16. A water quality index model using stepwise regression and neural networks models for the Piabanha River basin in Rio de Janeiro, Brazil

    NASA Astrophysics Data System (ADS)

    Villas Boas, M. D.; Olivera, F.; Azevedo, J. S.

    2013-12-01

    The evaluation of water quality through 'indexes' is widely used in environmental sciences. There are a number of methods available for calculating water quality indexes (WQI), usually based on site-specific parameters. In Brazil, WQI were initially used in the 1970s and were adapted from the methodology developed in association with the National Science Foundation (Brown et al, 1970). Specifically, the WQI 'IQA/SCQA', developed by the Institute of Water Management of Minas Gerais (IGAM), is estimated based on nine parameters: Temperature Range, Biochemical Oxygen Demand, Fecal Coliforms, Nitrate, Phosphate, Turbidity, Dissolved Oxygen, pH and Electrical Conductivity. The goal of this study was to develop a model for calculating the IQA/SCQA, for the Piabanha River basin in the State of Rio de Janeiro (Brazil), using only the parameters measurable by a Multiparameter Water Quality Sonde (MWQS) available in the study area. These parameters are: Dissolved Oxygen, pH and Electrical Conductivity. The use of this model will allow to further the water quality monitoring network in the basin, without requiring significant increases of resources. The water quality measurement with MWQS is less expensive than the laboratory analysis required for the other parameters. The water quality data used in the study were obtained by the Geological Survey of Brazil in partnership with other public institutions (i.e. universities and environmental institutes) as part of the project "Integrated Studies in Experimental and Representative Watersheds". Two models were developed to correlate the values of the three measured parameters and the IQA/SCQA values calculated based on all nine parameters. The results were evaluated according to the following validation statistics: coefficient of determination (R2), Root Mean Square Error (RMSE), Akaike information criterion (AIC) and Final Prediction Error (FPE). The first model was a linear stepwise regression between three independent variables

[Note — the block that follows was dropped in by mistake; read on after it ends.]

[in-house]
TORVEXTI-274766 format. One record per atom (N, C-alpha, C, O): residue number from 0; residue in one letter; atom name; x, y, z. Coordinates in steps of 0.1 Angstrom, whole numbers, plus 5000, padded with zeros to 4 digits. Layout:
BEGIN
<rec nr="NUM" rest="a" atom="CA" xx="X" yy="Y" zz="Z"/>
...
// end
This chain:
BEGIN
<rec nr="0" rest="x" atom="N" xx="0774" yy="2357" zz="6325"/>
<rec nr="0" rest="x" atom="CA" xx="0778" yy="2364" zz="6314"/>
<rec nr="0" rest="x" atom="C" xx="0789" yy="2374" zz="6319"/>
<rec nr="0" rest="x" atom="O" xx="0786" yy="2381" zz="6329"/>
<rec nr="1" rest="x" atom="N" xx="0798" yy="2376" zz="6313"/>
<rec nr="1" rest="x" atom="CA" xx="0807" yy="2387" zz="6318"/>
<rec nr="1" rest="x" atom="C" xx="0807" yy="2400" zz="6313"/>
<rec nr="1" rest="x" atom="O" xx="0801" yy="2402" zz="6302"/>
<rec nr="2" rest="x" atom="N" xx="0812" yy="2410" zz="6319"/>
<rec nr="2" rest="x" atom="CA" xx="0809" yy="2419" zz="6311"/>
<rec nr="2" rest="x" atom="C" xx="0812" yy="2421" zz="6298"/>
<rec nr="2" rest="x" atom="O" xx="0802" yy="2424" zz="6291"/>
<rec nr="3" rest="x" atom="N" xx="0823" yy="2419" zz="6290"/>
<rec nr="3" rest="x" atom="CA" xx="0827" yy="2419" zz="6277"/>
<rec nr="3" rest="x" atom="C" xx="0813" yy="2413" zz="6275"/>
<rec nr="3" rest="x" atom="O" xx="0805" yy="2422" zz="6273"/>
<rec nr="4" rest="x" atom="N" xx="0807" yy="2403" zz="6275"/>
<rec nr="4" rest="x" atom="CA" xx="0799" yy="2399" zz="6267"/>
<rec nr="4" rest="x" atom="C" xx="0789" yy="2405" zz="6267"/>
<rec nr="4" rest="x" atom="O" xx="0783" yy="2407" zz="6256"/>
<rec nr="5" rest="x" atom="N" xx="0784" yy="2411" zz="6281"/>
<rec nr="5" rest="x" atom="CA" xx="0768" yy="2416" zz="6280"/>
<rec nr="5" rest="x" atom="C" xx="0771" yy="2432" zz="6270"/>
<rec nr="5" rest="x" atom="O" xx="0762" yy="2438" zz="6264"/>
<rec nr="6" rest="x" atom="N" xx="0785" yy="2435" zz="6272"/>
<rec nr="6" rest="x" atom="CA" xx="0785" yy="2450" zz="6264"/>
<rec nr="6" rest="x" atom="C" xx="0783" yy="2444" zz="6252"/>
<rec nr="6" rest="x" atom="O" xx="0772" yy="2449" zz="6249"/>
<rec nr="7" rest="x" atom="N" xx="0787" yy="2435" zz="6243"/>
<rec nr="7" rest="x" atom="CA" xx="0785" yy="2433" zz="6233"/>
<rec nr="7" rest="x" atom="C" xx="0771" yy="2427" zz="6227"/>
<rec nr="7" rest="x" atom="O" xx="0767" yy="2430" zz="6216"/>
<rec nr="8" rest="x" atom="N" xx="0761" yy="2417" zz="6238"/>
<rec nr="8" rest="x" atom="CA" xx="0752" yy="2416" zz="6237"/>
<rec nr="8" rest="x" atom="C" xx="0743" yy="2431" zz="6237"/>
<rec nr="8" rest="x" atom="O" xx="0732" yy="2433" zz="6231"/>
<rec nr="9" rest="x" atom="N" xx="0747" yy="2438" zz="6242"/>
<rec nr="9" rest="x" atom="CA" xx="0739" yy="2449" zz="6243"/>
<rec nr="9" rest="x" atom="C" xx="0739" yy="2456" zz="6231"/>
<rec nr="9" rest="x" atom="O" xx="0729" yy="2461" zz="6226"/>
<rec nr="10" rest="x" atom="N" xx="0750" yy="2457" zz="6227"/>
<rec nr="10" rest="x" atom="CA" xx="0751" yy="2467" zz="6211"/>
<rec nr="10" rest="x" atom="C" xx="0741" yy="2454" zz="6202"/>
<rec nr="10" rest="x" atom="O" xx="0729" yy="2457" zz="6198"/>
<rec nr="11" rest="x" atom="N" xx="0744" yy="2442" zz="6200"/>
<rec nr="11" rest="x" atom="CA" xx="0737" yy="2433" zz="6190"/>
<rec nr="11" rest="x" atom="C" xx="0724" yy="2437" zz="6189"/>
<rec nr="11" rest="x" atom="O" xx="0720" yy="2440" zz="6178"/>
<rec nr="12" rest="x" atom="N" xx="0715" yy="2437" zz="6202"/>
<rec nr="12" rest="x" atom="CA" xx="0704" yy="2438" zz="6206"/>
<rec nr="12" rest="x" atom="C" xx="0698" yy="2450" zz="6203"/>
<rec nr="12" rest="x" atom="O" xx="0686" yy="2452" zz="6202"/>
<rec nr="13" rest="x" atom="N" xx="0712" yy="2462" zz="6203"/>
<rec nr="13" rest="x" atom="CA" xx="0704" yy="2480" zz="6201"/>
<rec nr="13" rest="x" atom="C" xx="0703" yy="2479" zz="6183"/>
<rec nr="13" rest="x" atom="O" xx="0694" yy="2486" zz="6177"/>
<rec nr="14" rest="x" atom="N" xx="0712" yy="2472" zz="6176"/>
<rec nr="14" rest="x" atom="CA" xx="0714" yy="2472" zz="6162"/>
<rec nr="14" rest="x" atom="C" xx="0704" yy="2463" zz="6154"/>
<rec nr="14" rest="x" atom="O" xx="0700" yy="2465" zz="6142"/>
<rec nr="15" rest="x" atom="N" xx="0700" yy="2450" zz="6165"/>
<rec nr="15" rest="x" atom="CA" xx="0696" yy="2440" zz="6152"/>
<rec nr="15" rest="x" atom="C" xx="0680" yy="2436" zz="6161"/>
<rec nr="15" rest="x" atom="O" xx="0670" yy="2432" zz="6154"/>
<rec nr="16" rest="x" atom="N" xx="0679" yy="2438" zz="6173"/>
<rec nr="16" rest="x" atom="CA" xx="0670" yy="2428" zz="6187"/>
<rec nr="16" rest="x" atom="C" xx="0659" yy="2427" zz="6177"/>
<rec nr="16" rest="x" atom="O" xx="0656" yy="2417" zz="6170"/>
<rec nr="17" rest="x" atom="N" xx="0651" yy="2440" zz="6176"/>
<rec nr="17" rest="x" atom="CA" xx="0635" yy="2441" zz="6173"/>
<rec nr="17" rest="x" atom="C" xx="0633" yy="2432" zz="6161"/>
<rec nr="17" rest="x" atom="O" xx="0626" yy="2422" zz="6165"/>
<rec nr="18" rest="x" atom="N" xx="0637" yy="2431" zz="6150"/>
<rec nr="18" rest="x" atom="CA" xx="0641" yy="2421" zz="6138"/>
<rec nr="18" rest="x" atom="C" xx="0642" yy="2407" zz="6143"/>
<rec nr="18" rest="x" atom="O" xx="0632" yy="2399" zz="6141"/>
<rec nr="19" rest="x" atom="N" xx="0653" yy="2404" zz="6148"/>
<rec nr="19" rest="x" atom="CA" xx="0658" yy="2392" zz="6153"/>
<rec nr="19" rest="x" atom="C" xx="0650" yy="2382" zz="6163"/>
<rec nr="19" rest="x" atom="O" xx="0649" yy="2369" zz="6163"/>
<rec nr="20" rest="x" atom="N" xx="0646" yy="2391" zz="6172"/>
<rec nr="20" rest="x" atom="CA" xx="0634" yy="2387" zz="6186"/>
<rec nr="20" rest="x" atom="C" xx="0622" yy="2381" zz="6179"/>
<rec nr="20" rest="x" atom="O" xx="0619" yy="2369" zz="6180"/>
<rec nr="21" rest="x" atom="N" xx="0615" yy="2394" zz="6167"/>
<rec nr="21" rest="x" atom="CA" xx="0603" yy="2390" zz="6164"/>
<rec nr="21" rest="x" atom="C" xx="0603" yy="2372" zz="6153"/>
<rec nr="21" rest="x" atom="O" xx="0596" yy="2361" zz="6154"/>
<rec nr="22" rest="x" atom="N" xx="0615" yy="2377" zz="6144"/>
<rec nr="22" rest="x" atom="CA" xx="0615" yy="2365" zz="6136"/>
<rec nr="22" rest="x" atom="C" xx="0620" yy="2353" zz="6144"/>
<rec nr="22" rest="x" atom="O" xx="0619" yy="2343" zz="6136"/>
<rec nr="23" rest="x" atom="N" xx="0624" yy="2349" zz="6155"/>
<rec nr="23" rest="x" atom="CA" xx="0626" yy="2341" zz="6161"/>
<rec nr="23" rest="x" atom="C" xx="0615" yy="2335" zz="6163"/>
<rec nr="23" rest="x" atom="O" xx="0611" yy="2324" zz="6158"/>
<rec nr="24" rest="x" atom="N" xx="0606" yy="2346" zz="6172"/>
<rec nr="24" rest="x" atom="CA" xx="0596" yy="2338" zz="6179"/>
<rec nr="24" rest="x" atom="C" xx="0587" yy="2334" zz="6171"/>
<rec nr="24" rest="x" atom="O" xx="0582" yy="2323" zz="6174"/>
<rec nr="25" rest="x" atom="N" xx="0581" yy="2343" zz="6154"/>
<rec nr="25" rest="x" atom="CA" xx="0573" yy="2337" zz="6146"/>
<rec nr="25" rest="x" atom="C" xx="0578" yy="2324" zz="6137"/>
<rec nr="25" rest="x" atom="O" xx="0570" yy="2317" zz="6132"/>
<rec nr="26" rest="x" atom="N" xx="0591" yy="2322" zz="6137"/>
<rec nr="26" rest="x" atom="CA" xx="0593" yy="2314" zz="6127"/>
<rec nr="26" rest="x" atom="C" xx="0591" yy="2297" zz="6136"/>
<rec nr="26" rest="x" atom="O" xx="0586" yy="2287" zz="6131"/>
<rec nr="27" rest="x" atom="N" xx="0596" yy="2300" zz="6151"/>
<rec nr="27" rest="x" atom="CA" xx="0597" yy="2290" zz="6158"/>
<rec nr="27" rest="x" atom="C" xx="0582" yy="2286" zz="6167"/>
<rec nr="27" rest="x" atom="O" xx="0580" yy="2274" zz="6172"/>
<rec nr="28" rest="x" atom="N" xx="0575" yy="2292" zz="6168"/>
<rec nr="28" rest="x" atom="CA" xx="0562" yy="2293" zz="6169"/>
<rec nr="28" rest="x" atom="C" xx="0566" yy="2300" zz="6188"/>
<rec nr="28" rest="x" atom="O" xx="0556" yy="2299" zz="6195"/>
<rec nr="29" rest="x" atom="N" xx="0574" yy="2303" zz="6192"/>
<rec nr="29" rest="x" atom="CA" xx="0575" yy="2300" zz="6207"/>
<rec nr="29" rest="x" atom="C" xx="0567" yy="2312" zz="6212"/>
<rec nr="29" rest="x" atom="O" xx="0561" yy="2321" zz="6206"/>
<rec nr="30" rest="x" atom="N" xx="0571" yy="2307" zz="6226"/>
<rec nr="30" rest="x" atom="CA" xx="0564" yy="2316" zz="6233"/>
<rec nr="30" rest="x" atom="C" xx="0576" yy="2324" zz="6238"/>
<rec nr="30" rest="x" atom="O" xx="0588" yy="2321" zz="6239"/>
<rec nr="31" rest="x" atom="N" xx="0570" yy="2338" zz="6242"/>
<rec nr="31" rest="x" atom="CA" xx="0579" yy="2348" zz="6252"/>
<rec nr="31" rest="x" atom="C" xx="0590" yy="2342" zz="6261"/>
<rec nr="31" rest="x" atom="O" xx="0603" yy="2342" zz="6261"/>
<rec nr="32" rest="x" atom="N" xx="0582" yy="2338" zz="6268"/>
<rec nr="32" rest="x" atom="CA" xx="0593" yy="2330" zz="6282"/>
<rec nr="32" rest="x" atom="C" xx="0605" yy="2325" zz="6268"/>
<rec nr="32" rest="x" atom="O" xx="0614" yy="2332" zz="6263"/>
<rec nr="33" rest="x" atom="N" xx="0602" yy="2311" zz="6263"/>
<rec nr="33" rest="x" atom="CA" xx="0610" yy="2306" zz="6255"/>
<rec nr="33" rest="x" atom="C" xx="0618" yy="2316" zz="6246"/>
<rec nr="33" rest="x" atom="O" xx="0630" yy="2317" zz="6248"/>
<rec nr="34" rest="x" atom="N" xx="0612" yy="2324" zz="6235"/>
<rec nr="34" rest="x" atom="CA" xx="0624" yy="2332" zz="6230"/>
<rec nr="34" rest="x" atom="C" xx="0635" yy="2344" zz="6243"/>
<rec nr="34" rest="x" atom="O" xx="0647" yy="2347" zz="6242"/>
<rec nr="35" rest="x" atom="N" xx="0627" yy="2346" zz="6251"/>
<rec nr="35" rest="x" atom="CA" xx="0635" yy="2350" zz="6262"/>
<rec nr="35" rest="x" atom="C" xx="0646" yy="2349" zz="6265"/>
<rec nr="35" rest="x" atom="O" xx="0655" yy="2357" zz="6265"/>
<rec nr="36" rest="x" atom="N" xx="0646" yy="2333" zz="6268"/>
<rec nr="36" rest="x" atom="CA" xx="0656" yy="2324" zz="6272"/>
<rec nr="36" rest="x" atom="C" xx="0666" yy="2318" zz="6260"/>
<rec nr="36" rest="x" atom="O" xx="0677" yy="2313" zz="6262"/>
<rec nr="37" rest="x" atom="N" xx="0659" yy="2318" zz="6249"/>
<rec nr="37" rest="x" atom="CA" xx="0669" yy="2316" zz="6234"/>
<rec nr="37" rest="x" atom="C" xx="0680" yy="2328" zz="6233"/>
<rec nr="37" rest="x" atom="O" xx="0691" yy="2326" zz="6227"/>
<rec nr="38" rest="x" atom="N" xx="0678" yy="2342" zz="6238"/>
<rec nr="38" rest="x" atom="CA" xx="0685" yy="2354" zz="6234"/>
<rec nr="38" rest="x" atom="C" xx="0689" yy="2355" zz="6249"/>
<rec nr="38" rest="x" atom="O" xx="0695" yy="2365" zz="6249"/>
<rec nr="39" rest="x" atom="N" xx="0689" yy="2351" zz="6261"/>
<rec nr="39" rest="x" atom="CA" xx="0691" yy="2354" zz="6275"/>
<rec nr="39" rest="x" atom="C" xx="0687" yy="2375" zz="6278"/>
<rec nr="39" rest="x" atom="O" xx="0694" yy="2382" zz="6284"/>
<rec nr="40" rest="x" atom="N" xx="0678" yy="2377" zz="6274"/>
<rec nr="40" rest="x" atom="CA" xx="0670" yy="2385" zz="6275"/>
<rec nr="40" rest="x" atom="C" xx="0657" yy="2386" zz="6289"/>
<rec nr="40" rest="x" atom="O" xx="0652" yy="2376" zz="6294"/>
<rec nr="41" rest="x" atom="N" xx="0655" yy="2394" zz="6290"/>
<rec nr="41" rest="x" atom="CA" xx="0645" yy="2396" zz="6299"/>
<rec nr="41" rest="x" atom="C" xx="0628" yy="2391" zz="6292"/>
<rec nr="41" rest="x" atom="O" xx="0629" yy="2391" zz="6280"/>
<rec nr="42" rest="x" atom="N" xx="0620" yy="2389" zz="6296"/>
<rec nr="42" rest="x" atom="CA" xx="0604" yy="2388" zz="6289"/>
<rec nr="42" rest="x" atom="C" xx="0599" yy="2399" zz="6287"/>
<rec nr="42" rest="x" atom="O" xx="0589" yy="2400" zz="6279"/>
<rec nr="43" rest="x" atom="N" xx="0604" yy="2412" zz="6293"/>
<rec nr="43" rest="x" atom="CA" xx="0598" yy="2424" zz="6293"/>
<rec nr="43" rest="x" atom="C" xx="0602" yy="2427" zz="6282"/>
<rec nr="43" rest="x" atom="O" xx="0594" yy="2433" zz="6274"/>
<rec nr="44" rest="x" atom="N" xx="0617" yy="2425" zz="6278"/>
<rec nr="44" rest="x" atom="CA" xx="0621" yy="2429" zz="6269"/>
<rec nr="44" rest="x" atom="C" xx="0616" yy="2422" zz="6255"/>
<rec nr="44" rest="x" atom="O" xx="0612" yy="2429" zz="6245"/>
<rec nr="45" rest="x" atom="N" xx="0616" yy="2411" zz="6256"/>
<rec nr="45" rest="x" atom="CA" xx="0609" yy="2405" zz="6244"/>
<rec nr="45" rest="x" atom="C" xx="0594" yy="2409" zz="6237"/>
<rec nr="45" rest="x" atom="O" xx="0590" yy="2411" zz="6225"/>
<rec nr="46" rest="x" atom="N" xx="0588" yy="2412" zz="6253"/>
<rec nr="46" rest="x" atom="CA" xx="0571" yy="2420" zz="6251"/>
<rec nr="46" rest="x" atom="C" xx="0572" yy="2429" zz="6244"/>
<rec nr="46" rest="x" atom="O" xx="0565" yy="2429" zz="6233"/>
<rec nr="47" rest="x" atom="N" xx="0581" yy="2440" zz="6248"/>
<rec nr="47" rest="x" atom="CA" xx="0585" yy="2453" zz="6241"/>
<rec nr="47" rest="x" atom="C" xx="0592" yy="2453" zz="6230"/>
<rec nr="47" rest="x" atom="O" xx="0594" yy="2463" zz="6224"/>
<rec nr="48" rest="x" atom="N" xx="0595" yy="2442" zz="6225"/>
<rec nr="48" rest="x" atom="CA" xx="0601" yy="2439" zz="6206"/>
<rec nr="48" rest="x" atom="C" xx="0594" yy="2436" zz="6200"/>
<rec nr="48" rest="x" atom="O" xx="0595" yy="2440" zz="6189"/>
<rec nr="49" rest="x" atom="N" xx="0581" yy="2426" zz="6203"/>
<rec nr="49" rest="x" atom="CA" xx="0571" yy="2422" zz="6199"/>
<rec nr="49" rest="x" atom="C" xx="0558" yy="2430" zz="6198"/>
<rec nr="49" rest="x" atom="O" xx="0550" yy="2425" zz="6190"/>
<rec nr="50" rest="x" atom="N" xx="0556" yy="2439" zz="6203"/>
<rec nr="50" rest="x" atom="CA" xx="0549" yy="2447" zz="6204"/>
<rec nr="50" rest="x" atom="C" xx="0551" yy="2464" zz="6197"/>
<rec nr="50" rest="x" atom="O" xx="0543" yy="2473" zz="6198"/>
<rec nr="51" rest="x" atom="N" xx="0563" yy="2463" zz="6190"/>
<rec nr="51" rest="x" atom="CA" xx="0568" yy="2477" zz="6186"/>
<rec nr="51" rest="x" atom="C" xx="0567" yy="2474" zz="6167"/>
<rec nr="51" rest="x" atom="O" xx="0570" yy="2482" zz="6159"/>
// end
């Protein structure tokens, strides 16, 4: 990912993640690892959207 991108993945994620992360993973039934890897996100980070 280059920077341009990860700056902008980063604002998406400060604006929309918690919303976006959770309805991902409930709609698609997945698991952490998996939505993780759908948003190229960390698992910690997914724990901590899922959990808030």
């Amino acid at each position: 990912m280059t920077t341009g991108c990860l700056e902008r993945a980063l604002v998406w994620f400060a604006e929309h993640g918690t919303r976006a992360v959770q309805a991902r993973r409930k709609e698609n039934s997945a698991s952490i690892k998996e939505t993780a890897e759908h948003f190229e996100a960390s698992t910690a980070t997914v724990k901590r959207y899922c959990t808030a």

17. Application of a systemic approach to the study of pollution of the Tinto and Odiel rivers (Spain).